Yesterday I posted this comment in the Alternative 1: Capitol Hill and First Hill thread:
The 11’s poor ridership in Madison Park was (is?) rooted in traditional local racism. Back in the day, the 11 was considered a fine way for domestic help to get to work, but no resident of Madison Park/Broadmoor would ever ride the 11.
Unfortunately I didn’t include any information about Seattle’s historic pattern of housing segregation (known as red-lining) which, until the 1960s, concentrated Seattle’s Black citizens in an area that was bordered on the north by Madison Street, but kept the Madison Park residential area whites-only. By failing to provide that historical context in my post, it may appear that my post is trying to say that Madison Park currently doesn’t generate great ridership because Madison Park residents are racist. That was not my intention and I would like to apologize to anyone that read my comment and felt insulted by my words. Also, an apology to the STB editors and staff for my clumsy self-editing. STB cultivates a well-mannered and intelligent readership. I hope my words didn’t make STB look like a haven or a mouthpiece for some crazy village idiot.
Red-lining was a policy practiced by banks and real estate companies that refused to allow people of color to purchase or rent property outside of a certain geographic area. Combined with the racially restrictive convenants that were often added to real estate deeds on property located outside of the “red lines”, it was nearly impossible for people of color to live outside of the red-line zone. In Seattle, those policies concentrated the Black population in the area that is today known as the Central District. For a better summary of the history of red-lining in Seattle, I can refer you to these on-line sources:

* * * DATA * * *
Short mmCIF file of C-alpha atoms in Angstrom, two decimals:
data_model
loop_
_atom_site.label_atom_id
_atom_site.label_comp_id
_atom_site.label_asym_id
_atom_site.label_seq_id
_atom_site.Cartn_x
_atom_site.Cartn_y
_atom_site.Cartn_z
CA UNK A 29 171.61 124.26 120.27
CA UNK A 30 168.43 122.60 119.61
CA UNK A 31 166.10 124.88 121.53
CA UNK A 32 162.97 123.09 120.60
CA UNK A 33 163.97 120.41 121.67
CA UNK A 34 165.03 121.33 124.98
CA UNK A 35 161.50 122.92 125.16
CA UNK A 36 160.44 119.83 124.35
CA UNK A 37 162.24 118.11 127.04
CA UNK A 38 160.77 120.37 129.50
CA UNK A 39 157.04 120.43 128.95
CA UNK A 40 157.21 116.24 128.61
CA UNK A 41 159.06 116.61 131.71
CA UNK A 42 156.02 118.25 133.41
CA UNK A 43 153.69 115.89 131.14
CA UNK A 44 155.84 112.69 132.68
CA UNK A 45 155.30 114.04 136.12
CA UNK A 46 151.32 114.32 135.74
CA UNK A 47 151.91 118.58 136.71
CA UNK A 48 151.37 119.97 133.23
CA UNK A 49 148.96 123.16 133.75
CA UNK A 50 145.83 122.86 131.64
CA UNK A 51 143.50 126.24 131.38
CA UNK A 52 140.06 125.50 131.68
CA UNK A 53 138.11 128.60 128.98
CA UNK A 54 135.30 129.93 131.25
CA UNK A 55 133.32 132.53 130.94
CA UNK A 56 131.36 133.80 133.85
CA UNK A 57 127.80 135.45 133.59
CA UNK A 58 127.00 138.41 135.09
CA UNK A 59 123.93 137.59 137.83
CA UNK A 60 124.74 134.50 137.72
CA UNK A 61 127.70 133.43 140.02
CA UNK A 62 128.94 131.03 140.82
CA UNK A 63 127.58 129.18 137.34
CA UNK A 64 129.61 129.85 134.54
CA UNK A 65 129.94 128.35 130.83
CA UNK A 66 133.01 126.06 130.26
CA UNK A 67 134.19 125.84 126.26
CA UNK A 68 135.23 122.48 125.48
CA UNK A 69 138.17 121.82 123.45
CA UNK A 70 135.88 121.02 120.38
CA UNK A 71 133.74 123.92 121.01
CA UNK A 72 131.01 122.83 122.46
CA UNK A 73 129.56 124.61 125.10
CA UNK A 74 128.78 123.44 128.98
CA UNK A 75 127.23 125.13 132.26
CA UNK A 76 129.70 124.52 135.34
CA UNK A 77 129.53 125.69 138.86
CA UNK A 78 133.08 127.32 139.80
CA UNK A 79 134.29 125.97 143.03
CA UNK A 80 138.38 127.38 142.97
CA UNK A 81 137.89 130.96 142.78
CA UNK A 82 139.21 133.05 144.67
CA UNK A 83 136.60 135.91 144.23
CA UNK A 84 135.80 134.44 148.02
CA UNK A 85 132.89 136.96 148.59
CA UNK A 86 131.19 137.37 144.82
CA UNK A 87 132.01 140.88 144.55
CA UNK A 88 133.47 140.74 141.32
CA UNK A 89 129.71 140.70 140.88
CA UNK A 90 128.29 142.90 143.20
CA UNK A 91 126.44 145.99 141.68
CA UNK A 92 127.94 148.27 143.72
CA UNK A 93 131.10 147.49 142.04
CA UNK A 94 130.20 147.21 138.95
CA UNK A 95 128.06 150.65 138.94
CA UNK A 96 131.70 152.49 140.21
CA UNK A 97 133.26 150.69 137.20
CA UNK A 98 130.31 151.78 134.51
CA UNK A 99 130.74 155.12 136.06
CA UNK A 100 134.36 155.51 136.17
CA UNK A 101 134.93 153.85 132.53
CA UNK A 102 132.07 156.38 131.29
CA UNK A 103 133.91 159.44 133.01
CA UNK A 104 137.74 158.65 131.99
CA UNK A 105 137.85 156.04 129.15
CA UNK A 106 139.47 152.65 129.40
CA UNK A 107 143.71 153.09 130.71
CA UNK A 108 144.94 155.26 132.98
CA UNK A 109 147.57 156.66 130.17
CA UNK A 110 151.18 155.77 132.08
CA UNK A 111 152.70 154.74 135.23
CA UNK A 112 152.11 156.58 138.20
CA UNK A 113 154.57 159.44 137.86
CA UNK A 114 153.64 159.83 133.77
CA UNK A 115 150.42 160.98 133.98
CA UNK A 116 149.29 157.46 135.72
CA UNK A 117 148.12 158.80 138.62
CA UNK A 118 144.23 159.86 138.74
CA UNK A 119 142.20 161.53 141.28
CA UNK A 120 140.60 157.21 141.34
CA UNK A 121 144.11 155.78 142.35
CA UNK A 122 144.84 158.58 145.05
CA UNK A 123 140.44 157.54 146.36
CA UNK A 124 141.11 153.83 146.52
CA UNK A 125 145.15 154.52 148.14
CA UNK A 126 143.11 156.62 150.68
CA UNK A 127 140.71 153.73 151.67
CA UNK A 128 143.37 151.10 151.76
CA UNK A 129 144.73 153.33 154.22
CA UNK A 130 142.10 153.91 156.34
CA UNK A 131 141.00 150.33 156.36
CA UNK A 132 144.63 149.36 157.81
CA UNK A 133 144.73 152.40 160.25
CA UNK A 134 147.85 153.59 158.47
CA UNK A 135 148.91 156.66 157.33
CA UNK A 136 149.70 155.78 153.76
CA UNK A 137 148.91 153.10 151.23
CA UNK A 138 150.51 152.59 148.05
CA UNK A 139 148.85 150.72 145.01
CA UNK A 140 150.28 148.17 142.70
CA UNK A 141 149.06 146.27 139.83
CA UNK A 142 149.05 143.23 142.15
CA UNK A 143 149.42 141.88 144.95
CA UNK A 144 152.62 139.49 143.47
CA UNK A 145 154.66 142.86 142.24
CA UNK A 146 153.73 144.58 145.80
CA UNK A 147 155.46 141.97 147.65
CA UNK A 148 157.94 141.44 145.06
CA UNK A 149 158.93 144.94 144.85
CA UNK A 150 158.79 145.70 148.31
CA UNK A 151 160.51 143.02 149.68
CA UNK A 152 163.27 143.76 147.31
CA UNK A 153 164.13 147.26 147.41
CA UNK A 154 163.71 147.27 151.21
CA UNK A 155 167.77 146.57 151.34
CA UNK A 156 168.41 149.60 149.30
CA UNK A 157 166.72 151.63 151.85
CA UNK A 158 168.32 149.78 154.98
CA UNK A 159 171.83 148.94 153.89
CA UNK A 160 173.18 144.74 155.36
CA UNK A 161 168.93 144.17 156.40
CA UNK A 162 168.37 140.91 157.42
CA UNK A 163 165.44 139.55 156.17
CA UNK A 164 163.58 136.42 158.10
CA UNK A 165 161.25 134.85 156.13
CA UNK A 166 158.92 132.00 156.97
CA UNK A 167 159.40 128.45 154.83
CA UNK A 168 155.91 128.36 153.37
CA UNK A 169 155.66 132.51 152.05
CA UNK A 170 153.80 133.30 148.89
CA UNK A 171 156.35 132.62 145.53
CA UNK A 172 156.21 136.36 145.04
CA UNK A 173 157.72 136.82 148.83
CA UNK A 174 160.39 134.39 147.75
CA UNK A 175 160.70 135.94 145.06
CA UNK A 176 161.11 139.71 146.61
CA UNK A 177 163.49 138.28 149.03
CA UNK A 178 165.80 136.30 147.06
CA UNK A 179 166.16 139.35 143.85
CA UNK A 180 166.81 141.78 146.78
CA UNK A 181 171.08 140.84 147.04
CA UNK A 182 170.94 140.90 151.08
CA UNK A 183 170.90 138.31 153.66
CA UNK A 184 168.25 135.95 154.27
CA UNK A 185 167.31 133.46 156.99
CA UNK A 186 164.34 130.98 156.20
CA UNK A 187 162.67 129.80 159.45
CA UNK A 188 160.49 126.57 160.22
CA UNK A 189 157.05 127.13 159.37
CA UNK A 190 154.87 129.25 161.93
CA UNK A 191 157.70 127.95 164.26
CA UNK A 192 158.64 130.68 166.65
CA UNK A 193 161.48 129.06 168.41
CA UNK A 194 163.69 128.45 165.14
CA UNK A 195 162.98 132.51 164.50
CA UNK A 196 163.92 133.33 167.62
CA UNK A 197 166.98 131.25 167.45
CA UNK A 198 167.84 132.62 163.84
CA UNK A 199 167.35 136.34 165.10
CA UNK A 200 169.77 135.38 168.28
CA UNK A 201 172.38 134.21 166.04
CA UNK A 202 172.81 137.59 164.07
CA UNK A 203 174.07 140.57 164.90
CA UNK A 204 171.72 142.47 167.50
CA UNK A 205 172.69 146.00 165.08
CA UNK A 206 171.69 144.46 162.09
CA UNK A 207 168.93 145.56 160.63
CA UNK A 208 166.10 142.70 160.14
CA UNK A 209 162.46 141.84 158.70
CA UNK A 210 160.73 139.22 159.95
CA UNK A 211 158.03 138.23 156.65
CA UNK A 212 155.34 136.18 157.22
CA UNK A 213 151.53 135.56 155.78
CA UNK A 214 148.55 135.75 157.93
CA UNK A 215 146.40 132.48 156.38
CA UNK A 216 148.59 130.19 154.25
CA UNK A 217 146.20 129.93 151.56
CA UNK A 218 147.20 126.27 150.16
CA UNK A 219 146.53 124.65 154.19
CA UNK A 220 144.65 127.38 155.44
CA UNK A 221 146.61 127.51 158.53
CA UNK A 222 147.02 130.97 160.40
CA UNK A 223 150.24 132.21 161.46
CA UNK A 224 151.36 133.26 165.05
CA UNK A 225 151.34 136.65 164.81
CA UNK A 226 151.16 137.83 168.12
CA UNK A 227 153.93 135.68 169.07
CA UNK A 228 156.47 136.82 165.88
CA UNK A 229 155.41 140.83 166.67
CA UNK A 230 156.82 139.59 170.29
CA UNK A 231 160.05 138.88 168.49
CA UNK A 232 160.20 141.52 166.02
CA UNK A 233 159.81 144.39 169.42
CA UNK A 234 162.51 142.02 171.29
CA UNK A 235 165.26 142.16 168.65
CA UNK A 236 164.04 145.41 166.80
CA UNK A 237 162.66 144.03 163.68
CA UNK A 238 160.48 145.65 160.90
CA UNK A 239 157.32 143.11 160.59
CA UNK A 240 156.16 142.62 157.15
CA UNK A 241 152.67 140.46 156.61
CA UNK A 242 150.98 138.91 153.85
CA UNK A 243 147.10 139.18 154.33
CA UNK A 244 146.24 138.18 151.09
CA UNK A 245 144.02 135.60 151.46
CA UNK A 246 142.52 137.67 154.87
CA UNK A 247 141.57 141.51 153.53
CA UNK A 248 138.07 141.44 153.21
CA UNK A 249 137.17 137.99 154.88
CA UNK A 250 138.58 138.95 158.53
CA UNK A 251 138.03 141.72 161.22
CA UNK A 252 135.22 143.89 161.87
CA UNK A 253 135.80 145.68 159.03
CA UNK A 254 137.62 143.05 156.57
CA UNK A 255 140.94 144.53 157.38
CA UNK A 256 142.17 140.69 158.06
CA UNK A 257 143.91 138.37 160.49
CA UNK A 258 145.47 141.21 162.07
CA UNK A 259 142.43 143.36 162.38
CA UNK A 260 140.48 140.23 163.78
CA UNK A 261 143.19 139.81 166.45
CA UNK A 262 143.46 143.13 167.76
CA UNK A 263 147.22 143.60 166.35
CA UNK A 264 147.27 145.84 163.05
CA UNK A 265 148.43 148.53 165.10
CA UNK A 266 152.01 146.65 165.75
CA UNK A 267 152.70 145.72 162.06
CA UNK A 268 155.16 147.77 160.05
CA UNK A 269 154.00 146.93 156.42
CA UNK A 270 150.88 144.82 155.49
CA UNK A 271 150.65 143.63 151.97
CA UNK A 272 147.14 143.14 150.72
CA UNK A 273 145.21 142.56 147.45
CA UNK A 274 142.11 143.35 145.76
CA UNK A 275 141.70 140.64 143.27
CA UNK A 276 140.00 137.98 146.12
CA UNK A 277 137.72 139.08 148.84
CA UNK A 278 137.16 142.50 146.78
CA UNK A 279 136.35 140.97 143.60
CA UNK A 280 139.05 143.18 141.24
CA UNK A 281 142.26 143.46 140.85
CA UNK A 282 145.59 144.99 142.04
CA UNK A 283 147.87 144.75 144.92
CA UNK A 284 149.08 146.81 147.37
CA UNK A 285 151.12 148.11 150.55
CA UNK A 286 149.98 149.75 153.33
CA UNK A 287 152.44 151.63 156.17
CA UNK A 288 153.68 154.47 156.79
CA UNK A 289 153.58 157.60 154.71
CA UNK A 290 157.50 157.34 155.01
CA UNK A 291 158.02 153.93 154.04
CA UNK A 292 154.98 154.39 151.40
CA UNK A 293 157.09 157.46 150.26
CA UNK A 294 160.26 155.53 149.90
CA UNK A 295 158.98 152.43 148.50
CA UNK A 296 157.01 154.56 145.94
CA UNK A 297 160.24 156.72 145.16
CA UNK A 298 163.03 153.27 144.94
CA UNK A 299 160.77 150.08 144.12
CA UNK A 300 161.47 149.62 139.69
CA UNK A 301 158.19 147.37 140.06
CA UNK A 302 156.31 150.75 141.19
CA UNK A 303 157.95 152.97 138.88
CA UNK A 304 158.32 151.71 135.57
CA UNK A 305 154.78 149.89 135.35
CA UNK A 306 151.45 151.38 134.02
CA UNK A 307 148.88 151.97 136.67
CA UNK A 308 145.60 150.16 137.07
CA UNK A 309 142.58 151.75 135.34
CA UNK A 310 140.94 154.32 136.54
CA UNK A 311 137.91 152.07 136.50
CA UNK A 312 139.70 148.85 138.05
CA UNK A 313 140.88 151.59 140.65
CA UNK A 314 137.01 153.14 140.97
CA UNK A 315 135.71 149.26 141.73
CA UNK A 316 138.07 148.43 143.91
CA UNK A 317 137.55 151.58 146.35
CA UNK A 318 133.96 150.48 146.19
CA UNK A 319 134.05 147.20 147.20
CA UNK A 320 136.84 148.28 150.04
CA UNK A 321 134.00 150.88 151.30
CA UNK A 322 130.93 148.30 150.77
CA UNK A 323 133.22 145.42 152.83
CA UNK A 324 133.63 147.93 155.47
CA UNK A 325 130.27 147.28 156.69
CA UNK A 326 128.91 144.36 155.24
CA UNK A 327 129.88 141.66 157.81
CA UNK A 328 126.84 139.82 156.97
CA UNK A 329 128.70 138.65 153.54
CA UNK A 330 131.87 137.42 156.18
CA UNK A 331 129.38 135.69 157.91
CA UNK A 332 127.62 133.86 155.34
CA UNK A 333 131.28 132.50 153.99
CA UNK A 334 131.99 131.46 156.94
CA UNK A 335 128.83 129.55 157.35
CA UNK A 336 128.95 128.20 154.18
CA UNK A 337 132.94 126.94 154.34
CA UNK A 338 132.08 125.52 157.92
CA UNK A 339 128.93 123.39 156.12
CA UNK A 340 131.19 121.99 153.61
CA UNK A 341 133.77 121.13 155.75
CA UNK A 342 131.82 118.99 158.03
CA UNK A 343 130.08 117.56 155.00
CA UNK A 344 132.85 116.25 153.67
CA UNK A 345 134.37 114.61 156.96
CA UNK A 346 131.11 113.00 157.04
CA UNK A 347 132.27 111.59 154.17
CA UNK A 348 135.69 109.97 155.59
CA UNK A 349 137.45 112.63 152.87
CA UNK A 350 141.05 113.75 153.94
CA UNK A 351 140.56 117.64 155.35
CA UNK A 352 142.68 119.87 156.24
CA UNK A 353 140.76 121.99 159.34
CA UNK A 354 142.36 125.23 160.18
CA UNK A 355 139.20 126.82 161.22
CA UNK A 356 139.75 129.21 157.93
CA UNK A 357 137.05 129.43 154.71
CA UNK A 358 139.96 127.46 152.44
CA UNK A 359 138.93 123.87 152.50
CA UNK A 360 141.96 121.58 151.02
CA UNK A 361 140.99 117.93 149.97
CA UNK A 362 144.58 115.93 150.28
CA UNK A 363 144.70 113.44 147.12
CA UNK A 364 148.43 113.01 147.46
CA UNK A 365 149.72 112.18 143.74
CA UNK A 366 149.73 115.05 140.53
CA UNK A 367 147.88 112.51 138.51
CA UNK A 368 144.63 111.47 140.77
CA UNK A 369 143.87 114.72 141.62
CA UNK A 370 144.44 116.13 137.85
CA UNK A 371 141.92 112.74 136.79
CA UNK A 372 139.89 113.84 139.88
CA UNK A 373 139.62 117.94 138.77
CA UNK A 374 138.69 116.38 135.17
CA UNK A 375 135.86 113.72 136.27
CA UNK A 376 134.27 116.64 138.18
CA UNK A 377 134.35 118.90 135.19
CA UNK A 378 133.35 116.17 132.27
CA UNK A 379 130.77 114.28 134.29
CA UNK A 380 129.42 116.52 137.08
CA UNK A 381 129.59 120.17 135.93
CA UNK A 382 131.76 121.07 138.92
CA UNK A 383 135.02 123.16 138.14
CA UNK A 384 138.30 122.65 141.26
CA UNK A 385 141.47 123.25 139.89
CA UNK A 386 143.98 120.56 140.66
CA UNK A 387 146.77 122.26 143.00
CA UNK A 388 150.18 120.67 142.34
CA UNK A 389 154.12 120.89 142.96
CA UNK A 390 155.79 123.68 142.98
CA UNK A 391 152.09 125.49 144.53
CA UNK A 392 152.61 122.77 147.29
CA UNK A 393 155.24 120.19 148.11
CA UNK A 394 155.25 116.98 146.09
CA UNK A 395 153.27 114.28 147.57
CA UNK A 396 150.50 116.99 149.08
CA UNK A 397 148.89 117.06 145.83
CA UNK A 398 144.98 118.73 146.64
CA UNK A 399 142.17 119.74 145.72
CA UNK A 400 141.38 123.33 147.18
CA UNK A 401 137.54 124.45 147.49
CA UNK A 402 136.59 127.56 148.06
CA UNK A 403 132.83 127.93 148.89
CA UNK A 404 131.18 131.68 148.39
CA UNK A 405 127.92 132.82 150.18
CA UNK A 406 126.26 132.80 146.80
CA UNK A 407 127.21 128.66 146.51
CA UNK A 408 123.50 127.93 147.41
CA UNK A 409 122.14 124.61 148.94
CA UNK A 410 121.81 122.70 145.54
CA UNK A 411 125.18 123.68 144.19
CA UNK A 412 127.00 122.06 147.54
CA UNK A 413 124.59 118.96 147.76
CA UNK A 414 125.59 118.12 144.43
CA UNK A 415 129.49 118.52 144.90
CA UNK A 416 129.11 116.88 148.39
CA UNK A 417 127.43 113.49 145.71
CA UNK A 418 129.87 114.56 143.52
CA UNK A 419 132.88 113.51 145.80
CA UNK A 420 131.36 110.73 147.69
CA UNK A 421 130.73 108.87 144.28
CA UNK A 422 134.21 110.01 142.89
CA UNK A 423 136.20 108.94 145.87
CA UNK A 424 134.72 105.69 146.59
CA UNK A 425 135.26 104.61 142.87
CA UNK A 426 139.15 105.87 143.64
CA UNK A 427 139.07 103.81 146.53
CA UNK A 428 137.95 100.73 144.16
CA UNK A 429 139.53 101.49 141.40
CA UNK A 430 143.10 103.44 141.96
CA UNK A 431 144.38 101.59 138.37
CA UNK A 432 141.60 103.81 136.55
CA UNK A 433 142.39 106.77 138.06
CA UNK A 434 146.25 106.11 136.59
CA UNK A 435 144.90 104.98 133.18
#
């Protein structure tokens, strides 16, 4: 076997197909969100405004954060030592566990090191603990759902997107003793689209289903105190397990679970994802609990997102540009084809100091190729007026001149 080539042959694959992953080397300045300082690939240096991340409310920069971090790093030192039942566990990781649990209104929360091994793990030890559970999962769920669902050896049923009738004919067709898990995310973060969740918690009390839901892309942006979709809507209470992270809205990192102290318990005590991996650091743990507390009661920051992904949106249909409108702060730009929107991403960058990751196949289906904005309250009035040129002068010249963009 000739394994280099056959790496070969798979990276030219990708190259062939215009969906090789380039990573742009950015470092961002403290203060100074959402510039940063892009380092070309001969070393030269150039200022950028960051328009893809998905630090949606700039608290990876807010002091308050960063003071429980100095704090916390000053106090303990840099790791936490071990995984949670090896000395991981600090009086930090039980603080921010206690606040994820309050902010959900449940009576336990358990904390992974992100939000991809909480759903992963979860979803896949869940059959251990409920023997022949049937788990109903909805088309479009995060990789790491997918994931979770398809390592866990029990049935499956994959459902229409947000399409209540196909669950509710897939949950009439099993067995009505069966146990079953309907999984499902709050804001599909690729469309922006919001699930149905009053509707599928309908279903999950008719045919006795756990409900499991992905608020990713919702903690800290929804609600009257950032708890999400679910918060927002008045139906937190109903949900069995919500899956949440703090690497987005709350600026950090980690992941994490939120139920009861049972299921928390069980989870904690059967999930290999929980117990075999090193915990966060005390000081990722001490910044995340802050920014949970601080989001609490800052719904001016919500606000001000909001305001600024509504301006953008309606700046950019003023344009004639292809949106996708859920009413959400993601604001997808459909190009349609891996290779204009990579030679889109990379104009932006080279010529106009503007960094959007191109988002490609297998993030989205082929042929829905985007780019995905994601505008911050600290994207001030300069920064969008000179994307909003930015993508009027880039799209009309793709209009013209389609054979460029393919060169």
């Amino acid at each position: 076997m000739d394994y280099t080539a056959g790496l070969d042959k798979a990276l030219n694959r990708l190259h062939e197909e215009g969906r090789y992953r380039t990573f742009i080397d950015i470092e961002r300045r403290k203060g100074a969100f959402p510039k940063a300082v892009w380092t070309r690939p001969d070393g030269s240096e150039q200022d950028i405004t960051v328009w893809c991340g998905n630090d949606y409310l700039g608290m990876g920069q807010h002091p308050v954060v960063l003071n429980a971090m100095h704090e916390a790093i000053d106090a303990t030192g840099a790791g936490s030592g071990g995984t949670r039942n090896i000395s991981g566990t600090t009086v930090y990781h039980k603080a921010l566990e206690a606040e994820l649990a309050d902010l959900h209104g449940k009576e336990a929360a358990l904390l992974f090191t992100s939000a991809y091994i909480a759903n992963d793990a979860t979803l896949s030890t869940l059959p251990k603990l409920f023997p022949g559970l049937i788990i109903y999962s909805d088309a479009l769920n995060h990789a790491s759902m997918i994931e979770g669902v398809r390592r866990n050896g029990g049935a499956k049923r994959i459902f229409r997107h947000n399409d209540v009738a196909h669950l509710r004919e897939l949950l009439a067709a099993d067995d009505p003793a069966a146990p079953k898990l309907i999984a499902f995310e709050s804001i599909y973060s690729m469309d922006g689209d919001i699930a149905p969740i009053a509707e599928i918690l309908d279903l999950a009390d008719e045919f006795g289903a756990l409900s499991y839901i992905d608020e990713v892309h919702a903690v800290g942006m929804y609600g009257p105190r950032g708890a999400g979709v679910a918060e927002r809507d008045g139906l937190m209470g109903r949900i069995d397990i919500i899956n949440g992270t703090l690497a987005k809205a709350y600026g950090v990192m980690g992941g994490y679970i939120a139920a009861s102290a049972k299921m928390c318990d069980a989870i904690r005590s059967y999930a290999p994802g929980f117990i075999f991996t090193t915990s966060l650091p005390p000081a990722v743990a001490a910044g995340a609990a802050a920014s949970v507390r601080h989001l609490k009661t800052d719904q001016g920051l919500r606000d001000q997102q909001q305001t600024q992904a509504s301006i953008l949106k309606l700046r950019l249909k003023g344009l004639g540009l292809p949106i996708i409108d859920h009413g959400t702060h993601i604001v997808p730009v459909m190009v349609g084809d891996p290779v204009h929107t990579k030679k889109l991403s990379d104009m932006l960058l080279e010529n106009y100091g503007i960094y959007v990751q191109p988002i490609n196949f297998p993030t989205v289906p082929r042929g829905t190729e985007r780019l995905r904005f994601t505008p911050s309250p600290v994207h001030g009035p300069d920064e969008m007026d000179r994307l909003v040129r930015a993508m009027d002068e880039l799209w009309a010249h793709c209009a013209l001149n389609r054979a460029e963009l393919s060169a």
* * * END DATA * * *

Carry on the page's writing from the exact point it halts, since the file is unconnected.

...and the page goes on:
One result of red-lining was that the transit routes that served the Central District (2, today’s 3S*, today’s 4S* 11) were patronizing almost exclusively by Black riders. The wealthy neighborhoods located at the end of those routes (Madison Park, Madrona) accepted transit mostly as a means to convey their domestic help to and from work. Today, Madison Park and Madrona are much more accepting of public transit (and people of any race), but those low-density neighborhoods don’t typically attract great numbers of transit riders outside of peak-hour commuters. Meanwhile, the Central District has become gentrified and more transit oriented. So, what I was trying to express in my statement is my opinion that the history of segregation in Seattle still influences transit patterns–not that Madison Park is a enclave of racism. Again, my apologies to anyone who understandably took offense at my statement.
*then know as the 12 E. Cherry or 12 – 26th Ave. So.